Turkish Journal of Dermatology

: 2022  |  Volume : 16  |  Issue : 1  |  Page : 23--27

Giant trichoblastoma of thigh mimicking dermatofibrosarcoma: An extremely rare entity with unique histology

Jamuna Jayachandran1, Chokka M Kiran1, Anita Ramdas1, Palaniappan N Kumar2,  
1 Department of Pathology, Pondicherry Institute of Medical Sciences, Puducherry, India
2 Department of General Surgery, Pondicherry Institute of Medical Sciences, Puducherry, India

Correspondence Address:
Dr. Chokka M Kiran
Department of Pathology, Pondicherry Institute of Medical Sciences, Puducherry 605014.


Trichoblastoma is a rare benign adnexal tumor exhibiting follicular differentiation and is widely familiar for its resemblances with basal cell carcinoma. We report a case of giant trichoblastoma manifesting as a huge cutaneous nodule misdiagnosed as dermatofibrosarcoma on clinical and radiological grounds. The diverse histological features responsible for its uniqueness are discussed along with a brief review of histogenesis and histological subtypes.

How to cite this article:
Jayachandran J, Kiran CM, Ramdas A, Kumar PN. Giant trichoblastoma of thigh mimicking dermatofibrosarcoma: An extremely rare entity with unique histology.Turk J Dermatol 2022;16:23-27

How to cite this URL:
Jayachandran J, Kiran CM, Ramdas A, Kumar PN. Giant trichoblastoma of thigh mimicking dermatofibrosarcoma: An extremely rare entity with unique histology. Turk J Dermatol [serial online] 2022 [cited 2022 Jul 2 ];16:23-27
Available from: https://www.tjdonline.org/text.asp?2022/16/1/23/339258

Full Text


Trichoblastomas are pure benign epithelial tumors of hair germ with a differentiation directed toward the hair bulb portion of hair follicle.[1],[2] Clinically, they manifest as well-circumscribed small dermal or hypodermal nodules in the region of head and neck, frequently misdiagnosed as basal cell carcinomas.[3] Being benign tumors, complete surgical excision usually suffices but local aggressiveness has been documented along with malignant transformation.[4] Occasional giant trichoblastomas have been described in the literature which some authors consider as large nodular type trichoblastomas, but their numbers are minimal.[5] The exact biologic behavior of these tumors cannot be ascertained in view of relative rarity of these tumors.[4]

 Case Report

A 50-year-old male presented to the surgical outpatient department of our hospital with a chief complaint of painless nodular swelling over the postero-lateral aspect of right thigh of 1-year duration. Clinical examination revealed a well-defined nodule of size 7 × 6 cm with superficial ulceration [Figure 1]. The nodule was freely mobile, non-tender, and firm-to-hard in consistency. There was no regional lymphadenopathy. With a provisional clinical diagnosis of dermatofibrosarcoma, the patient was referred to the Department of Radiology for further evaluation. USG showed a hyperechoic lesion of size 6 × 6 × 3 cm in the subcutaneous plane with compression of the underlying muscle. A radiologic diagnosis of benign soft tissue tumor was offered. Wide local excision of the nodule under spinal anesthesia was planned. Intra-operatively, the nodule was found localized to the dermis. There was no evidence of infiltration of the nodule into the underlying subcutaneous tissue. No undue bleeding was noted. The nodule was excised in toto with margins of more than 1 cm and subsequently sent for histopathological examination.{Figure 1}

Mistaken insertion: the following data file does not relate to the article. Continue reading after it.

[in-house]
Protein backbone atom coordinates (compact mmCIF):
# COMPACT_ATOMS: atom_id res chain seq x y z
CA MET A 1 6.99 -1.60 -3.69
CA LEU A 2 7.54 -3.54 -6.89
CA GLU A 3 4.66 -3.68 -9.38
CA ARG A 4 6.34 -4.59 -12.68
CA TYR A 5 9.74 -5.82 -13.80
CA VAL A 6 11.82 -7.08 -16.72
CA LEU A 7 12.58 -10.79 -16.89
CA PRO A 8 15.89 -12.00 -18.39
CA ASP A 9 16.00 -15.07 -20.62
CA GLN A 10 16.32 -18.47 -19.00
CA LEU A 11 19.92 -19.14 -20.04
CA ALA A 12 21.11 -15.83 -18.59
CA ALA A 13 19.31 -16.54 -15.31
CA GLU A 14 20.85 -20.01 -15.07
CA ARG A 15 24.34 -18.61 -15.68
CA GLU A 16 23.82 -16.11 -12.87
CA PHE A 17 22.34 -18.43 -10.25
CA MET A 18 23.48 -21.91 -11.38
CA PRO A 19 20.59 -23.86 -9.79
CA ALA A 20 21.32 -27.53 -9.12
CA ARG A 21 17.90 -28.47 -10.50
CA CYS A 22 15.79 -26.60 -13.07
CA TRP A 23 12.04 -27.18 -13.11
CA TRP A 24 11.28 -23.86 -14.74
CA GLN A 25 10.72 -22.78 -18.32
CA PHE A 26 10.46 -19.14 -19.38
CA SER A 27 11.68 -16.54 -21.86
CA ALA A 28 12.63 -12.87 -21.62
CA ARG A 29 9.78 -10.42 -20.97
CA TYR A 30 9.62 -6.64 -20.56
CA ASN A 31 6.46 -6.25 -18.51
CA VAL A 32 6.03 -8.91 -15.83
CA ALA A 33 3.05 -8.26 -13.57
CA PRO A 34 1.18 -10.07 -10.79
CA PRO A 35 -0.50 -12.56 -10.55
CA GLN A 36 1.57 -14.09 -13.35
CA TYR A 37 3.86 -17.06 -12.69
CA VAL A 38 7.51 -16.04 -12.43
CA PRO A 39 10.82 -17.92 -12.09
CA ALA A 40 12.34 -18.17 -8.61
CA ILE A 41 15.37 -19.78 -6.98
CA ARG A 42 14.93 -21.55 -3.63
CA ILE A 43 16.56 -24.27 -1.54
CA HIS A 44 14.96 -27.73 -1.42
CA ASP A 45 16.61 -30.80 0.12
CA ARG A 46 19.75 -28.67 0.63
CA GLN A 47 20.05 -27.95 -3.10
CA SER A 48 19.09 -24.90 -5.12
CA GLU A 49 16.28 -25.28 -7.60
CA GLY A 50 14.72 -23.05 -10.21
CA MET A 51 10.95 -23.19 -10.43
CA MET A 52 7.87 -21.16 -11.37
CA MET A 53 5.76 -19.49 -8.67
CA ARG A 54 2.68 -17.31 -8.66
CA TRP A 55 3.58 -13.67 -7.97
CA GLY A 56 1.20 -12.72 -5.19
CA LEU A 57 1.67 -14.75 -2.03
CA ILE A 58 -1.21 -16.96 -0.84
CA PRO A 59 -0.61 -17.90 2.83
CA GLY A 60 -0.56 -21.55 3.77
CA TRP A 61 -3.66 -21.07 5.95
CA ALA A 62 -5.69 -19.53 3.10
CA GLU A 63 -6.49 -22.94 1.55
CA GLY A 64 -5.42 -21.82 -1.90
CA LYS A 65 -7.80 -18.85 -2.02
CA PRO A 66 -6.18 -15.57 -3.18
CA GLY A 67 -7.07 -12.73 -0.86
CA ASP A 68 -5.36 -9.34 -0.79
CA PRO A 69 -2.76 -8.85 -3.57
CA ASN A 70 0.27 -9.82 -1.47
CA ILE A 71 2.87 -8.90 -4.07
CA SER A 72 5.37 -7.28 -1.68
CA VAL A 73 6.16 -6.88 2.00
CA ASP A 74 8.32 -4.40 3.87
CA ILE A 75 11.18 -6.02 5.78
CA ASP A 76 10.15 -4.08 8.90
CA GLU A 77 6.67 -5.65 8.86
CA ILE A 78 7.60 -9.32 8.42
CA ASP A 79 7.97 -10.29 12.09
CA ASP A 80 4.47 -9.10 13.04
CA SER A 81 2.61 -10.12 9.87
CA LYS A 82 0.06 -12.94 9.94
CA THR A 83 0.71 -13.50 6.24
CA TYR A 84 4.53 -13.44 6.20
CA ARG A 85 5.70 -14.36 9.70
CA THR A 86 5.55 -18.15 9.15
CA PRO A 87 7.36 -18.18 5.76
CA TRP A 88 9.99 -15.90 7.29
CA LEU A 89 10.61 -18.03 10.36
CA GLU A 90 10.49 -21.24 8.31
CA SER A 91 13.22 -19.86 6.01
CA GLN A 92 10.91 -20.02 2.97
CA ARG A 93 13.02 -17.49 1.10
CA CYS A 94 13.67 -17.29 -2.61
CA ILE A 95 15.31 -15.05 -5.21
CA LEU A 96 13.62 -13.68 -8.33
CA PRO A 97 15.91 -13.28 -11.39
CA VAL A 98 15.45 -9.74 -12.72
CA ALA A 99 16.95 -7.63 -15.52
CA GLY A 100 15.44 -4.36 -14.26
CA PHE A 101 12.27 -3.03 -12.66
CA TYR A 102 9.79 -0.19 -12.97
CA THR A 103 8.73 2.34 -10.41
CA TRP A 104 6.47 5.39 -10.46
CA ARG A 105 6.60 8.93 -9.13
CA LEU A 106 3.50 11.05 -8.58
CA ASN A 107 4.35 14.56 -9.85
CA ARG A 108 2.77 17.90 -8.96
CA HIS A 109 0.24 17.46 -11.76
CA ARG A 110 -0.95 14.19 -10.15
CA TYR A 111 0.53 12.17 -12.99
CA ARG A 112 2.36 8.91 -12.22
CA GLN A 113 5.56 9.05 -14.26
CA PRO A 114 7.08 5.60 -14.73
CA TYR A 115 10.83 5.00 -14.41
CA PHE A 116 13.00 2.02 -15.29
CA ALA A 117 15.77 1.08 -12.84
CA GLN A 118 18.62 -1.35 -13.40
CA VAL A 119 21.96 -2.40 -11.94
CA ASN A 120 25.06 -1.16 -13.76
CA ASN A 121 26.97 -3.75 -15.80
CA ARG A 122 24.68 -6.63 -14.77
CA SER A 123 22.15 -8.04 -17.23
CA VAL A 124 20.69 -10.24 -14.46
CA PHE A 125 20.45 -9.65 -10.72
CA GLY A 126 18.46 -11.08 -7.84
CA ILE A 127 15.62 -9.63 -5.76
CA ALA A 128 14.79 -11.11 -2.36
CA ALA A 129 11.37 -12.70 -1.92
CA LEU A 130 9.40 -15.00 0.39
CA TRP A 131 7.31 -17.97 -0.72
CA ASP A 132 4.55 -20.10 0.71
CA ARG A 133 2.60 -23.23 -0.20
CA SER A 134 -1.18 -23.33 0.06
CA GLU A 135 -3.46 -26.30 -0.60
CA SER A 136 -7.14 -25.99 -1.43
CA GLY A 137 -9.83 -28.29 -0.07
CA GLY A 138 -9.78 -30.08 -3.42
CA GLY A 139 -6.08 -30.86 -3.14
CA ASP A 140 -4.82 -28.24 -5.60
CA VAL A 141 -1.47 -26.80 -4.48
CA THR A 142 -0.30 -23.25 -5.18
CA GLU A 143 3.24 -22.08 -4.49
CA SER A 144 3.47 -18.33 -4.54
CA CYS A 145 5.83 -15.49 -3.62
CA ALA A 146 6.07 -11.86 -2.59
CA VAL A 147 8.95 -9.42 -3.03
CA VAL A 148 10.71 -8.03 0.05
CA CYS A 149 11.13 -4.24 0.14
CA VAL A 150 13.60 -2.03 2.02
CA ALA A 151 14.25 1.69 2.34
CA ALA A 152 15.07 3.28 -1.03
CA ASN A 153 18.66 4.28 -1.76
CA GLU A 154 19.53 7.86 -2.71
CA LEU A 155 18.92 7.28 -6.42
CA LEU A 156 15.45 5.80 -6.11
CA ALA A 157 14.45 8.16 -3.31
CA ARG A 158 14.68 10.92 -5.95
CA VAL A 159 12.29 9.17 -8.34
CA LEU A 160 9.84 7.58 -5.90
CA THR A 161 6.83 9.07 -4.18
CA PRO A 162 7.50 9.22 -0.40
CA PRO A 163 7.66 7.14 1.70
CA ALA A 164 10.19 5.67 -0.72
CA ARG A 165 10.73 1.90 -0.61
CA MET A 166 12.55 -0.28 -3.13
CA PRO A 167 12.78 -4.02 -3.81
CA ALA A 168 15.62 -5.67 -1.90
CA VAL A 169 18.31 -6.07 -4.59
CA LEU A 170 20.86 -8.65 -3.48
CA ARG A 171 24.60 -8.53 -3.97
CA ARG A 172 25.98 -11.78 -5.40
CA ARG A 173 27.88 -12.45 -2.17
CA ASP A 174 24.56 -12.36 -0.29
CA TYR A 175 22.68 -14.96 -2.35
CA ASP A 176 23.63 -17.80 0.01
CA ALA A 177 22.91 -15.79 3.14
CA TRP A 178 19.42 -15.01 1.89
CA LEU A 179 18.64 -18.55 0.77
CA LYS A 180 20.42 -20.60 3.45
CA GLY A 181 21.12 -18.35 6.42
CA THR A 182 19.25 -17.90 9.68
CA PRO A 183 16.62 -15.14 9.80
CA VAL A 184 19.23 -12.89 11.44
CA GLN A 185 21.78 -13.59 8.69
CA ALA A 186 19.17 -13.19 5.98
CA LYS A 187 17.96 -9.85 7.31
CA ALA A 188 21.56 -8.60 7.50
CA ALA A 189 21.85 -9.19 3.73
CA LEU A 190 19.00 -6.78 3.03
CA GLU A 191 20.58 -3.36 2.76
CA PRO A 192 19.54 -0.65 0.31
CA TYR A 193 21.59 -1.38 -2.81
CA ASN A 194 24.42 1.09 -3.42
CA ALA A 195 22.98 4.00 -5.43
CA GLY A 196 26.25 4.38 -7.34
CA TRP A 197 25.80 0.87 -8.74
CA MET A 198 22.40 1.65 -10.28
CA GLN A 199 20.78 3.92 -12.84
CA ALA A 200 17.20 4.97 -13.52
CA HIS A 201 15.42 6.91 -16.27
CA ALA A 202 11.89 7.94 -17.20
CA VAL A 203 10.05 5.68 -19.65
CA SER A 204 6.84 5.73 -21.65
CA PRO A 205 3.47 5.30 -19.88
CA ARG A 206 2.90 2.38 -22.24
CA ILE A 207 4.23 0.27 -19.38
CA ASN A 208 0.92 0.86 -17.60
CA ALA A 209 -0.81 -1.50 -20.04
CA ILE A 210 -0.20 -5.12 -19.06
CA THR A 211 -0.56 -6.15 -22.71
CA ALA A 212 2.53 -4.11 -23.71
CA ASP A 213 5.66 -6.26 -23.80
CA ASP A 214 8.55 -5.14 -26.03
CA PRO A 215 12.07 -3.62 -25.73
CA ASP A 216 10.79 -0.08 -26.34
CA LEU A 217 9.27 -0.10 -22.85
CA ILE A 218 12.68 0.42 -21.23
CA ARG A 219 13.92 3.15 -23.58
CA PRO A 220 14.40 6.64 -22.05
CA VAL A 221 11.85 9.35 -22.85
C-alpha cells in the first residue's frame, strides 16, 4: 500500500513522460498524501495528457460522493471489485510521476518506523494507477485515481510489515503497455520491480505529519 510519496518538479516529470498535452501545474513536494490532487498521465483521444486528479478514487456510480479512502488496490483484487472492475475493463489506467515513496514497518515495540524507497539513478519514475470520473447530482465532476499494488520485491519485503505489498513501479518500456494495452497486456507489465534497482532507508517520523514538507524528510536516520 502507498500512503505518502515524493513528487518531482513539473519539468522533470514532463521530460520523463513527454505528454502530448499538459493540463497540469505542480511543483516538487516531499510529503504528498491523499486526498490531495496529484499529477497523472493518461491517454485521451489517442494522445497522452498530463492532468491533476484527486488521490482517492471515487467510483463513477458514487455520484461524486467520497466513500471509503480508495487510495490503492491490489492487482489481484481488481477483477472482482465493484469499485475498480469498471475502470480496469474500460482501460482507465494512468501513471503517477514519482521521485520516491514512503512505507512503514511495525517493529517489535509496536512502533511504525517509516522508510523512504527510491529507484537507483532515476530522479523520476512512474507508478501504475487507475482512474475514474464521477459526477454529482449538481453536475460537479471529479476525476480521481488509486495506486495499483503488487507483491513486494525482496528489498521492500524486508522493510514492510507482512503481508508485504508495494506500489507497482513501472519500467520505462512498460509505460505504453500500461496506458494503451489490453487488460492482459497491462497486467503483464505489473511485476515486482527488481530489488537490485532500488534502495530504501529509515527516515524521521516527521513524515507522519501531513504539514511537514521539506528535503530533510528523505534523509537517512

Gross examination showed a well-oriented, elliptical wide excision specimen measuring 12 × 7 × 3.5 cm with a central raised nodule measuring 6 × 6 cm. Surface of the nodule showed three ulcers. The cut surface showed a well-circumscribed, lobulated, and solid gray white tumor with pushing margins [Figure 2]. The deep resected surgical margin was free from tumor involvement. Microscopy showed a tumor seated over the deep dermis exhibiting a nodular configuration with intervening fibro-myxoid stroma. The tumor component revealed predominantly small basaloid cells with evidence of peripheral palisading and focal cleft artifacting, cords of larger tumor cells demonstrating reticulated pattern, papillary mesenchymal bodies, squamous eddies, and extensive areas of calcification. Focal areas showed marked cytologic atypia, abnormal mitoses, and melanin pigment [Figure 3][Figure 4][Figure 5][Figure 6][Figure 7][Figure 8][Figure 9]. However, there was no involvement of epidermis by the tumor. With extensive tumor sampling and thorough literature review, a diagnosis of trichoblastoma was considered.{Figure 2} {Figure 3} {Figure 4} {Figure 5} {Figure 6} {Figure 7} {Figure 8} {Figure 9}


The oldest known description related to hair follicle tumors dates back to 1962 where Headington and French initially described a tumor in a young 25-year-old Caucasian female. “Primary neoplasm of hair matrix” was the preferred umbrella term used to describe these tumors which showed evidence of distinct morphodifferentiation toward hair follicles and they coined the term “trichogenic adnexal tumor” to describe this entity. Later in 1970, they used the term trichoblastoma to describe these tumors. Based on the proportion of epithelial and mesenchymal elements in the tumor, Headington divided trichoblastomas into several subtypes. However, Ackerman preferred a single designation.[4]